Exposure to toxic masculinity starts early, in subtle ways that might not seem important. It’s in our words, our expectations, and what we say to and around our children.

What does toxic masculinity sound like?

I took my two-year-old son to an indoor play space today. There were several Flintstones-style (climb in, sit and push with your feet) cars. At one point, my son tried to climb into a car that was already occupied by a slightly older girl. She didn’t say anything, but her wide eyes told me she wasn’t comfortable with the situation. I gently restrained my son, preventing him from climbing into the car, and said, “She is using this car right now. She doesn’t want to be climbed on or squished.” He tried to climb in again. “You want to get in the car, too. We need to give our friends space and respect their bodies.” And then the girl’s caregiver shrugged and said: “That’s just how boys are.”

A little while later, the same girl, my son, and another boy were in one of the ball pits. The children were playing in parallel; no one was touching each other or interacting much. There was no altercation. The girl moved to the side of the ball pit and reached up her arms to her caregiver, indicating she wanted out. And her caregiver said, “Too many boys? I know.”

What’s the problem?

I’m not bringing up these incidents to shame the person who made these comments. I have no idea what experiences she may have had throughout her life that led her to say these things, probably without thinking much about it. I’m reasonably certain she was not deliberately advocating toxic masculinity. There was no snark, irritation, or disdain in her voice. If I had to label her tone, I would say it fell somewhere between matter-of-fact and dismissive. Also, I don’t want anyone to feel hypersensitive about offhand comments they have made or might make in the future. I’m sure I’ve unknowingly said things that upset others. I always try to assume positive intent.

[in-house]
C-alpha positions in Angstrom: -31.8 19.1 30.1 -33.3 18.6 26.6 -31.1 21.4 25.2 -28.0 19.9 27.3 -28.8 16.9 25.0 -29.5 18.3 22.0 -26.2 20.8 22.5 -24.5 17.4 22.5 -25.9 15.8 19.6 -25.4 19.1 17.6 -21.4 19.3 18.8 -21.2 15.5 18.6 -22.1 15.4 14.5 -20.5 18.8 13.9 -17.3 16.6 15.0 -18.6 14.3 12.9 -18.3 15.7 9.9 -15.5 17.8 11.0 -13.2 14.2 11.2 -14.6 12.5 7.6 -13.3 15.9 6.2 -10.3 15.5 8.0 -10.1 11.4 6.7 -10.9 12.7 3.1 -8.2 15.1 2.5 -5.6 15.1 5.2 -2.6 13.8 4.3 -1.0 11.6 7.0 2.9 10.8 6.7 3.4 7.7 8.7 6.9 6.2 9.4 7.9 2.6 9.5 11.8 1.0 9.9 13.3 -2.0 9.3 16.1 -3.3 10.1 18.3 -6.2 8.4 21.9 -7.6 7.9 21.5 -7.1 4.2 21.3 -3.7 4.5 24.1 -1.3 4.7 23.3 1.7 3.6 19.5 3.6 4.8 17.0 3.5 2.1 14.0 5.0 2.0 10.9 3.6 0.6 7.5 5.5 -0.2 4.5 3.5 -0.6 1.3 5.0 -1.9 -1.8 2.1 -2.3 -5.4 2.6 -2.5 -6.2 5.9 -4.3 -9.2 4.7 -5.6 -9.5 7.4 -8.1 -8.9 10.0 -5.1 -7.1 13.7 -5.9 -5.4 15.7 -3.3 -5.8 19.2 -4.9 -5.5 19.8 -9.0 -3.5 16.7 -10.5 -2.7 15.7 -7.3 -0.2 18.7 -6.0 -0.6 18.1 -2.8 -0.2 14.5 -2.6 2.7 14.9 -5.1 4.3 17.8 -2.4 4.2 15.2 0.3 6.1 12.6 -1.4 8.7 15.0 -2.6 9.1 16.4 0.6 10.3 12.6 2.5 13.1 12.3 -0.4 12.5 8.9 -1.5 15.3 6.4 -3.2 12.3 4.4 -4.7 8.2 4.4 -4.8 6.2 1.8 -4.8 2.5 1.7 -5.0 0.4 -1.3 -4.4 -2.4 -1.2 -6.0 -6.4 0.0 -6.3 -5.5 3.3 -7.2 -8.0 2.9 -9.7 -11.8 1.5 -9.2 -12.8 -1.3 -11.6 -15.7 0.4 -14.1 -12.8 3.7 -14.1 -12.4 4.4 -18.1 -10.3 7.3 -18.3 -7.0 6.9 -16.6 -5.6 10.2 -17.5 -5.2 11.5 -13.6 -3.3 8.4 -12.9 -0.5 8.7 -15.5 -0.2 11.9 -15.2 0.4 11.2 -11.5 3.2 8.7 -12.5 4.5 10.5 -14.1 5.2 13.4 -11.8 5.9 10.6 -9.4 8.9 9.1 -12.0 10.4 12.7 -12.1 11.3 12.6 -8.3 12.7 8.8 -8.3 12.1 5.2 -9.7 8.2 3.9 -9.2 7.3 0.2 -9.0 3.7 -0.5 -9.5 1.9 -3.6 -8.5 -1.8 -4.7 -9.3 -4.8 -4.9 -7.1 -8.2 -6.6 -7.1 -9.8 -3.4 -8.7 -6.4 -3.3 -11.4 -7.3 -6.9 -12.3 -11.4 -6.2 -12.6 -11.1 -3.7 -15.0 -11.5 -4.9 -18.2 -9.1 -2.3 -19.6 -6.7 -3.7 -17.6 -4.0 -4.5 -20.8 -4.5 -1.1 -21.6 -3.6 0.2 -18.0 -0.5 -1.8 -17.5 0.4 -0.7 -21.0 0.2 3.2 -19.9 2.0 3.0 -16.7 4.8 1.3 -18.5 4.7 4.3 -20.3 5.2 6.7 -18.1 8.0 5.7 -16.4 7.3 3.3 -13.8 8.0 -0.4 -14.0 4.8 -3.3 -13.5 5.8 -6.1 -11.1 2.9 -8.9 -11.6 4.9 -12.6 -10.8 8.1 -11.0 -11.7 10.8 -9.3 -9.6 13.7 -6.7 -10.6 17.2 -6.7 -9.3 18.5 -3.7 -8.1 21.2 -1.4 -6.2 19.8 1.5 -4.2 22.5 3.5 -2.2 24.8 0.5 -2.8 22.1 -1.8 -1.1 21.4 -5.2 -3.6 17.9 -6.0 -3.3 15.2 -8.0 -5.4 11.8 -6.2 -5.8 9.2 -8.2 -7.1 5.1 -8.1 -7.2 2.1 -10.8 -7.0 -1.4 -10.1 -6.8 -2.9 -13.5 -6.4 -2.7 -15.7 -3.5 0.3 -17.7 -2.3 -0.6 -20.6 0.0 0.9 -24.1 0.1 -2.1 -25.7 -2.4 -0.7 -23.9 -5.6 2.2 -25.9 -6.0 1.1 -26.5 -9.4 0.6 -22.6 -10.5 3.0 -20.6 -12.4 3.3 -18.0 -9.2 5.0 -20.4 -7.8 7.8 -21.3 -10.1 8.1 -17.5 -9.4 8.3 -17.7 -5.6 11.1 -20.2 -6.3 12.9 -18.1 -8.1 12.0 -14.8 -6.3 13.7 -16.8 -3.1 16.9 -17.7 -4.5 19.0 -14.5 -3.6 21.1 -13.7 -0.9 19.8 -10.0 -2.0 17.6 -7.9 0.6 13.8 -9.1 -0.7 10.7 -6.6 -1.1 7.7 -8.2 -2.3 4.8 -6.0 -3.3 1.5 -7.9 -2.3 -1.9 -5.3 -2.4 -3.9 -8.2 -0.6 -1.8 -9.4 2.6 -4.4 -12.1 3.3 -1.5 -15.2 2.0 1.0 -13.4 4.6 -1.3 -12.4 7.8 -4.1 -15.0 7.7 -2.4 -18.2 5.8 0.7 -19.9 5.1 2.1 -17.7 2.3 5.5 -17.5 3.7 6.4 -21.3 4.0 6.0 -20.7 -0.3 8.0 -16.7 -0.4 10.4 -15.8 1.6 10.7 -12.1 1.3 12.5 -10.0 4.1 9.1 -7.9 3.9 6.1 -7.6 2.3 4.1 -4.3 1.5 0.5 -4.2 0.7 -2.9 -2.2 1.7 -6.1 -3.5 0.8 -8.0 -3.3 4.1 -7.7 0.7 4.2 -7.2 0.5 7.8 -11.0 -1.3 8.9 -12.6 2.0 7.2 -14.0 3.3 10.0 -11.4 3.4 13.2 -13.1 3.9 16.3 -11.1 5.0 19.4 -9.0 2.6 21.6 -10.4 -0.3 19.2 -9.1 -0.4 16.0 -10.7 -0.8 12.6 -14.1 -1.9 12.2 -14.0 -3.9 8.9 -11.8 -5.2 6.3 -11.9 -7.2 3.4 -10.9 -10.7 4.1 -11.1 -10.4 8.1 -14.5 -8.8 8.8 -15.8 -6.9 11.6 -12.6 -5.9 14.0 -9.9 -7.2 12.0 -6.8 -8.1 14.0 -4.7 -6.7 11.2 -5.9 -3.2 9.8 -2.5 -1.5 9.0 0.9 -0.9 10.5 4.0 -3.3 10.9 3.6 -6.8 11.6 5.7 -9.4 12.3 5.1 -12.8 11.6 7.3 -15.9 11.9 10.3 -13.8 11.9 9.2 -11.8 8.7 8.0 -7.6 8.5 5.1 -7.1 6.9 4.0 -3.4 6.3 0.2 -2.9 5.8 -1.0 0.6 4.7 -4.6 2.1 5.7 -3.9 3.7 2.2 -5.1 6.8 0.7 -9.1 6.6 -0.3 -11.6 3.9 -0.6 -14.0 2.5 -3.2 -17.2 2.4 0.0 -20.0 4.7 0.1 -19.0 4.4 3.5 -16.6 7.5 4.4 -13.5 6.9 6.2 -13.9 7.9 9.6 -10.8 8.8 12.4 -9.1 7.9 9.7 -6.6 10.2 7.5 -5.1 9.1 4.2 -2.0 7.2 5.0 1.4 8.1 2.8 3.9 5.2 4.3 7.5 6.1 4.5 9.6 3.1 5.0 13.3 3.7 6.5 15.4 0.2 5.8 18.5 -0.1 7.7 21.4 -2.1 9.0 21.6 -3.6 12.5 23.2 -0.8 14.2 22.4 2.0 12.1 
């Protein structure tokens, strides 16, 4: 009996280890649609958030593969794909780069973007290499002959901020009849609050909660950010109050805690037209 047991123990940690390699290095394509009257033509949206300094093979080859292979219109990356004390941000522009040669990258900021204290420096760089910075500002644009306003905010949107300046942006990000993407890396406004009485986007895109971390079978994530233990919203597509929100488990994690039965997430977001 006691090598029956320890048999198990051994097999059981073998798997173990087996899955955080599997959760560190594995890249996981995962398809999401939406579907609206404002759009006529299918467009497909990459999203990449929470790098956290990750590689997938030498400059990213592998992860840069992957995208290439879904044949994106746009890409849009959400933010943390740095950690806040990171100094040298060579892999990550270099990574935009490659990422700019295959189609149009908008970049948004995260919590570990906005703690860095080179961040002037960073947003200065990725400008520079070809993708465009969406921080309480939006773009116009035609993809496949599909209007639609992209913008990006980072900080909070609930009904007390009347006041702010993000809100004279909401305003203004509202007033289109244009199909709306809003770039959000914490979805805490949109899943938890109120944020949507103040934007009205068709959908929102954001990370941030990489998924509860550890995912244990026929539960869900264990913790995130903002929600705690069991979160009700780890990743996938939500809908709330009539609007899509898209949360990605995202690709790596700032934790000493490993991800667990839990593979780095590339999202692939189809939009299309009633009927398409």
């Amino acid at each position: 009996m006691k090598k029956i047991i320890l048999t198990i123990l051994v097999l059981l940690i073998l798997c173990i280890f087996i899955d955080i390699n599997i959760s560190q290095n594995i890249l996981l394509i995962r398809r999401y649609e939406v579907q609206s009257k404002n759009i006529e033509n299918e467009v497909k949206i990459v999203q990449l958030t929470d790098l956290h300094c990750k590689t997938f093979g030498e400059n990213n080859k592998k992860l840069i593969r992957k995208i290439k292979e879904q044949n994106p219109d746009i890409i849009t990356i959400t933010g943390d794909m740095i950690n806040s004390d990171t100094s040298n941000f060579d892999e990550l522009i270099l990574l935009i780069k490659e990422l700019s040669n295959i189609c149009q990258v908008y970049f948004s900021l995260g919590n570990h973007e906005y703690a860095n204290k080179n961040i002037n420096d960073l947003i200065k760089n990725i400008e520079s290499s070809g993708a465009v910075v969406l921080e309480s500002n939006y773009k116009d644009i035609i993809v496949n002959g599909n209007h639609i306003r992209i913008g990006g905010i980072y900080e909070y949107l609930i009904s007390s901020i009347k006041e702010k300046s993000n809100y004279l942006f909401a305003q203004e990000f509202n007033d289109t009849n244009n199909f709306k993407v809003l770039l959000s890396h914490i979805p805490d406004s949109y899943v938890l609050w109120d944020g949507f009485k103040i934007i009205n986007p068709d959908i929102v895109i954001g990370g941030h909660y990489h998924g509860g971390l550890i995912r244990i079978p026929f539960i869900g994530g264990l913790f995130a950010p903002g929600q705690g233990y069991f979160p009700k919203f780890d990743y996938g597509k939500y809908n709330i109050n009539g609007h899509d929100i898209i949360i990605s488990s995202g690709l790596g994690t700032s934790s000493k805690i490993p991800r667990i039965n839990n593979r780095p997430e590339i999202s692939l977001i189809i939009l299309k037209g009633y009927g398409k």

So why am I bringing this up?

“The way we talk to our children becomes their inner voice.” – Peggy O’Mara

What we say to our children matters. What we say around them – even when we think they’re not listening or don’t understand – matters. Am I overreacting? Maybe. But unfortunately, I have heard “Boys will be boys,” “Boys are trouble,” “Boys only want one thing,” threatening lists of “rules for dating my daughter,” and similar sentiments often enough that even innocently-intended comments throw up a red flag for me.

Toxic masculinity is so ubiquitous it’s become practically invisible. However, when a boy tries to invade another child’s space or plays too roughly, and we say, “That’s just how boys are,” we’re sending a message – to boys and girls – that boys can’t be expected to respect others’ spaces and bodies. Likewise, when we say, “Too many boys,” we reinforce the idea that boys are undesirable playmates, and girls may need to be protected or rescued from them. Boys are annoying. Obnoxious. Aggressive. This is toxic masculinity in effect. Furthermore, as children grow into teenagers and adults, these ideas may become more ingrained and more harmful, and even become a self-fulfilling prophecy.

I have two young boys. We are in constant, ongoing conversation and learning about consent, respect, boundaries, and personal space. Certainly, they don’t always make good choices (the part of the brain responsible for impulse control doesn’t fully develop until early adulthood, after all). But instead of shrugging it off as “standard boy behavior,” or evidence that they are naturally aggressive and must be constantly policed, my goal is to view these mistakes as teaching opportunities: “I notice she is leaning back. It looks like she needs more space.” “I heard him say no. Please respect his no.” “Please sit still on my lap. I don’t want to be climbed on.”

Respect goes both ways.

As a parent, I am not exempt. The rules apply to me, too. “Don’t tickle me!” You got it. Stop means stop. Now, if my kid says, “Put me down!” in the middle of a parking lot, the conversation looks a little different: “You want me to put you down. I can’t let you run here because it isn’t safe. Would you like to hold my hand?” I am always aiming for mutual respect, meaning, respect for my child, and respect for myself and the environment.

Raising respectful, responsible sons

Above all, I am working towards raising boys who are respectful, responsible, and kind. These qualities are already present within them; we simply need to tend them like a garden, not instill them from some external source. I don’t want my boys to have to fight against an expectation that they will fail in these areas, or that their moral compass is somehow innately broken. They will make mistakes. And when they do, I want the proverbial village to say, “You belong, you are capable, and I believe in you.”

Boys can be kind and respectful. Let’s let them know.